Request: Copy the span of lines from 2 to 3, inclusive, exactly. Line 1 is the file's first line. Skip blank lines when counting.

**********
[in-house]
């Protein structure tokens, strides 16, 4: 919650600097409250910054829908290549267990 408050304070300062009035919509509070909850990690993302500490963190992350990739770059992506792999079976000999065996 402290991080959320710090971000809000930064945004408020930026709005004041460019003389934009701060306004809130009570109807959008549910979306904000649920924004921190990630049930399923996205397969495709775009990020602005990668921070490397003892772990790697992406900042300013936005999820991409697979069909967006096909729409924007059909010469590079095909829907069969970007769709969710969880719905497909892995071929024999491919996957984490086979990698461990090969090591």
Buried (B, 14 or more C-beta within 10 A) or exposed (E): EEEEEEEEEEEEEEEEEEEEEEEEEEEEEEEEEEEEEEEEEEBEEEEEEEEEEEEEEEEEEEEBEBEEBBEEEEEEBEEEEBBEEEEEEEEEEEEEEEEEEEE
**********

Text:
């Protein structure tokens, strides 16, 4: 919650600097409250910054829908290549267990 408050304070300062009035919509509070909850990690993302500490963190992350990739770059992506792999079976000999065996 402290991080959320710090971000809000930064945004408020930026709005004041460019003389934009701060306004809130009570109807959008549910979306904000649920924004921190990630049930399923996205397969495709775009990020602005990668921070490397003892772990790697992406900042300013936005999820991409697979069909967006096909729409924007059909010469590079095909829907069969970007769709969710969880719905497909892995071929024999491919996957984490086979990698461990090969090591």
Buried (B, 14 or more C-beta within 10 A) or exposed (E): EEEEEEEEEEEEEEEEEEEEEEEEEEEEEEEEEEEEEEEEEEBEEEEEEEEEEEEEEEEEEEEBEBEEBBEEEEEEBEEEEBBEEEEEEEEEEEEEEEEEEEE